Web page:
• The 201 model was also the first car to be numbered with what became a registered Peugeot trademark; three digits with a  central zero.

    • Production of the 1,100 cc 202 model started in 1938 but ceased in 1942 due to World War 2. Limited production resumed in 1945. When production ceased in 1949 over 104,000 had been made.

    • In 1941 the company launched the VLV electric car and 377 were  made up to 1945. Info on this car required. See Green Cars, Section 7.4.1.

    • The 203  model was introduced in 1948 and 685,628 were produced up to 1960.

      Peugot 203 Coupe

    • Models introduced between 1955 and the mid 1970s include the 403 (1955-66), which was the first Peugeot car to sell over 1 million, the 404 (1960-75), the 204 (1965-77) and the 304 (1969-80).

    • About three million 504 models were made between 1968 and 1983 when production in Europe ceased. In 2006 the car was still being manufactured abroad in Kenya and Nigeria.

    • In 1975 Peugeot acquired Citroën and formed “PSA Peugeot Citroën”.  Three years later, in 1978, the group took over Chrysler’s European division, the former Rootes and Simca car manufacturers.

    • From 1975 to 1986 the ex-Chrysler (Roots) Sunbeam, Horizon, Avenger, Alpine and Simca range were produced as “Talbot” cars. In the early 1980s two new Talbots were introduced; the Solara and the Samba.

    • The 205 supermini was first produced in 1983. The model had a 954 or 1,905 cc engine and carburettor or fuel injection.

    • From around 1993 production of the 205 started to slowdown, with production finally ending in 1998 after nearly 5.3 million had been made.

    • In 1998 Peugeot introduced the 206 and by mid 2005 over 5 million had been produced.

    • Between 1980 and 2006 Peugeot also introduced the 309 (1986-97), 106 “Super-Mini” (1991-03), 406 (1995-04), 307 (2001), 407 (2004), 107 (2005) and 207 (2006).

    • Models available in 2007 include the 107, 206, 207, 307, 407 and 607 models.

  • 8.5.4. Renault

    • For the early history of Renault cars see Part 1, The Early History, Sections 6.3 and 7.3

    • From 1905, until the start of World War in 1914, the company produced some 47 different types/variants.

    • The Type Y, a medium sized family car, was produced from 1905 to 1906; a car whose design possibly evolved from the Type C, D & E Voiturettes.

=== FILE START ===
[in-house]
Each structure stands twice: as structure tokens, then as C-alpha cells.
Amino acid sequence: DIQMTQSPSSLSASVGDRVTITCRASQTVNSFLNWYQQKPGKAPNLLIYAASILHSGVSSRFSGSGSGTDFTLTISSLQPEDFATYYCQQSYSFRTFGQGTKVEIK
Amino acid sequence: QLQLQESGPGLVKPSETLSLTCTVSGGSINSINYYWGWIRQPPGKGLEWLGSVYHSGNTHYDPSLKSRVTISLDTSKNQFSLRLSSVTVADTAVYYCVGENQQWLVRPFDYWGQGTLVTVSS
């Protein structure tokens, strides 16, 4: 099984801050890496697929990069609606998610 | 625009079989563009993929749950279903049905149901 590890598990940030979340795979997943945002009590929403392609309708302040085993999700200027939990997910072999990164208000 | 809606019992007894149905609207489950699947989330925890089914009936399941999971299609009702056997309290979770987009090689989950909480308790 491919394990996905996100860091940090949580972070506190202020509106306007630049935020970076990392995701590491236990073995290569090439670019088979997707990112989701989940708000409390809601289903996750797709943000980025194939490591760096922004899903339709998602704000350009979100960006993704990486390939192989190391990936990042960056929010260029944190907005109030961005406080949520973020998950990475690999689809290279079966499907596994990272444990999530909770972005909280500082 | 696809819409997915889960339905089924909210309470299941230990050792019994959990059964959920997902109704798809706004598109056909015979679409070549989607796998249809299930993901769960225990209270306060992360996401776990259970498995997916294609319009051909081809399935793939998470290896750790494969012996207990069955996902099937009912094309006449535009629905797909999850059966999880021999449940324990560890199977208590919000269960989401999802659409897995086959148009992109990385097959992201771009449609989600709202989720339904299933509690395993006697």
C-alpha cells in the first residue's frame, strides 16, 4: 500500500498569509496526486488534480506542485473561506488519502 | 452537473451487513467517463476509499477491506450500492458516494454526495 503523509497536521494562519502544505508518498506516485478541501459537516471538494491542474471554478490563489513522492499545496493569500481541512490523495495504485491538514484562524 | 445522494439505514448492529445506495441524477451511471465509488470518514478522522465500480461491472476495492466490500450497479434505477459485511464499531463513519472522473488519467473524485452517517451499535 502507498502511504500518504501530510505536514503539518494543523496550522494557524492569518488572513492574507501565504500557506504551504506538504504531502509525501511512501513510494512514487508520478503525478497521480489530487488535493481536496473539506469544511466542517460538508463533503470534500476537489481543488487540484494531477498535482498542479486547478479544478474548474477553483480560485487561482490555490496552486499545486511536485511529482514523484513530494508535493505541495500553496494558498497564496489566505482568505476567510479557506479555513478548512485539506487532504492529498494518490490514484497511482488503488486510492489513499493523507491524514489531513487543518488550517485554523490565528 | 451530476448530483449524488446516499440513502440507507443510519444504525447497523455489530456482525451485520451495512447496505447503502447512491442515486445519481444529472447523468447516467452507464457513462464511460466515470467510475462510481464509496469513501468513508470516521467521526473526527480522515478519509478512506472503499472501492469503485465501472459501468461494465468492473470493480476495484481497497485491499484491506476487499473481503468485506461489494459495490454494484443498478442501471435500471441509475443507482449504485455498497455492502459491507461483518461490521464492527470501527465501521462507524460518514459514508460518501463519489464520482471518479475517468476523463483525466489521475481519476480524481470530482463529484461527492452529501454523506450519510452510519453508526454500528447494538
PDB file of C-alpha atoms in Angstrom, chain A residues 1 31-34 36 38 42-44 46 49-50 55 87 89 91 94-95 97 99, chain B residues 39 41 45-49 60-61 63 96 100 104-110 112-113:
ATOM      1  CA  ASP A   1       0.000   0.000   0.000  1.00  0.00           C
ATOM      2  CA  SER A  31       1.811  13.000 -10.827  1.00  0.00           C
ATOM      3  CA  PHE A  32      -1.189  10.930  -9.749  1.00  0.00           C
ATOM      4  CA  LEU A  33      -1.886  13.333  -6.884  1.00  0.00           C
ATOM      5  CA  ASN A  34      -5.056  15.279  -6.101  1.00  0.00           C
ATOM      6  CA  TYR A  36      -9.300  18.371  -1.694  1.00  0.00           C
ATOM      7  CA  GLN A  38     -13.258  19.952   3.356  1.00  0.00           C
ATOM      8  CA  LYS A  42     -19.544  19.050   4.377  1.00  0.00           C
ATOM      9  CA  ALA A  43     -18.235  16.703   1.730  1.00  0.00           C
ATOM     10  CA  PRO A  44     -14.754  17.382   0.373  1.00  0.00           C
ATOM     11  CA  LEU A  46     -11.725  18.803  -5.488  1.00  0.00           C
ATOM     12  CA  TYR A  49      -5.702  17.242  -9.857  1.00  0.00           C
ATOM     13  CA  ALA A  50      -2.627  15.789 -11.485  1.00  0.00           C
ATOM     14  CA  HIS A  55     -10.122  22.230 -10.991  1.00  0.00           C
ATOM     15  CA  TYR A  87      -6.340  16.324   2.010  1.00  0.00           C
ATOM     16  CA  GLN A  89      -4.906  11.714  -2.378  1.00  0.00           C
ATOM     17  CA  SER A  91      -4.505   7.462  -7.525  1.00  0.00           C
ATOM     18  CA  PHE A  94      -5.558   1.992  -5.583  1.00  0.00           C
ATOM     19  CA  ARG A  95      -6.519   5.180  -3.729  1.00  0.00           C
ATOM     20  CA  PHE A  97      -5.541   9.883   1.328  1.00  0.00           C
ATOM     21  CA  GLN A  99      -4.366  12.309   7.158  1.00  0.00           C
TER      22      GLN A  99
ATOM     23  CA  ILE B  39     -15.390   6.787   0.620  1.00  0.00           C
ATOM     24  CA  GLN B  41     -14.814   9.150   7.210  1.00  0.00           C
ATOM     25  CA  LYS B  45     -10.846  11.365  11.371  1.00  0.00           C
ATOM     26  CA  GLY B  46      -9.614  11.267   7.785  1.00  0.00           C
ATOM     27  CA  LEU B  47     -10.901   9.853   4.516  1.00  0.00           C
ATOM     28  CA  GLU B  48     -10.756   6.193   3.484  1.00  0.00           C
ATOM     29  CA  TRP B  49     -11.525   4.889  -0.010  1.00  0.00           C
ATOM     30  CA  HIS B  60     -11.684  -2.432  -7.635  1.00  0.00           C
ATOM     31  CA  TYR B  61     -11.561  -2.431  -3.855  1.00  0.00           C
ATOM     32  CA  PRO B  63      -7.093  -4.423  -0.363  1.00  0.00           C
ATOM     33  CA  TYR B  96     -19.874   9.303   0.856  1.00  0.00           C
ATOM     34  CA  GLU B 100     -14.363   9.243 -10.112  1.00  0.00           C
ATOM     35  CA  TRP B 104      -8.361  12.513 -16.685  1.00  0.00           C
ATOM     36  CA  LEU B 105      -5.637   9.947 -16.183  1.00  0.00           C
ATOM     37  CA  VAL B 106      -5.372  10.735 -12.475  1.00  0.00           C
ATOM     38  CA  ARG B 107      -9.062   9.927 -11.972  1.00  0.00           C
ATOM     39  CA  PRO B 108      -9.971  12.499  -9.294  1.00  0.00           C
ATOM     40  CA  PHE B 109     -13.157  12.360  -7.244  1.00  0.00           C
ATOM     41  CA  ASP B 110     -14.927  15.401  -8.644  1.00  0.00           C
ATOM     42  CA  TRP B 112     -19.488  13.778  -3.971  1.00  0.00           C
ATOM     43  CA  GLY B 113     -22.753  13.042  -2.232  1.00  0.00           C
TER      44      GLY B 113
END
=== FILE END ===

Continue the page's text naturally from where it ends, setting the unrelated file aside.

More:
• In 1909 the company’s name was changed to Les Automobiles Renault.

    • A luxury 7,539 cc Type CB “Towncar” was on the Titanic when the liner sank in 1912.

      1912 Renault Towncar

    • The 2.8 litre Type EU model (1919-21) was the first car produced by Renault after the end of World War 1.

    • When was the first Renault model produced with the steering wheel on the left side and on what model/type?

    • The company name was changed in 1922 to Sociétè Anonyme de Usines.

    • The 1925 40CV model was the first Renault car to be fitted with the diamond symbol logo.

    • From 1925 brakes were fitted to all four wheels on Renault cars. 

    • In 1928 the company produced nearly 46,000 cars.

    • During the 1930s Renault produced over 50 different car Types.

    • The 7,539 cc Primaquarte, designed by Louis Renault, was produced from 1931 to 1939. It was to be the last type of car to leave the Renault production line before his death.

      Renault Primaquarte 1936

    • The Juvaquatre was produced between 1937 and about 1955 (a station wagon version remained in production until 1959/60) (Which date? 1959 or 1960), with production suspended during the war.

    • Renault produced about 12.000 vehicles in 1945, of which only about six were cars (which models?). In the same year the company became state owned and was called “Regié Nationale des Usines”.

    • The 4CV, which was secretly designed and developed during World War 2, was produced from 1946 to 1961. It was the first French car to sell over a million.

    • In the early 1960s the company introduced the top selling Renault 4 and between 1961 and 1992 8,126,200 were produced.

    • The first prototype of what became the Dauphine car was built in 1952.

    • By 1954 Renault had produced two million cars since the first car, the Type A Voiturette, was built in 1898.

    • In 1959 Renault was the 6th largest automobile manufacturer in the world.

    • Models produced in the 1970s include the R15/17, Alpine A310 (1971) and the R18 (1976).

    • The R11 model was launched in 1983, followed by the Renault Espace in 1984

    • Other models introduced between 1950 and 1980 include the Dauphine Floride/Caravelle (1956-68) with over 2 million made, the 2-litre Fregate (1951-60), Renault 5 (1972-96) with 5.47 million made, Renault 8/10 (1962-72), Renault 16 (1965-79) and the 1,289 cc Renault 12 (1969-80), with nearly 3 million made.

    • New models introduced in the early 1990s include the Clio (1990), Twingo and Safrane (1992) and the Laquna (1994).

    • By 2005 the Clio was Renault’s top selling car, with sales exceeding 8.5 million.

    • The Mégane was launched in 1995. In 1996 Renault produced the Mégane sedan, coupe, 5p and Scenic models. When fitted with a 1,998 cc engine the car has a top speed of 220 kph (138 mph).

    • In 1996 the Renault company, which had been state owned since 1944, was privatized.

    • Models available in 2007 include the Clio, Espace, Kangoo, Laquna, Logan, Mégane, Modus, Scenic, Twingo and Vel Satis.

  • 8.5.5. Other French Car Manufacturers

    • De Dion Bouton, Delahaye, Facel Vega, Hotchkiss, Lorraine-Dietrich, Panhard, Salmson, Simca and Talbot.

  • 8.5.6. French Car Web Sites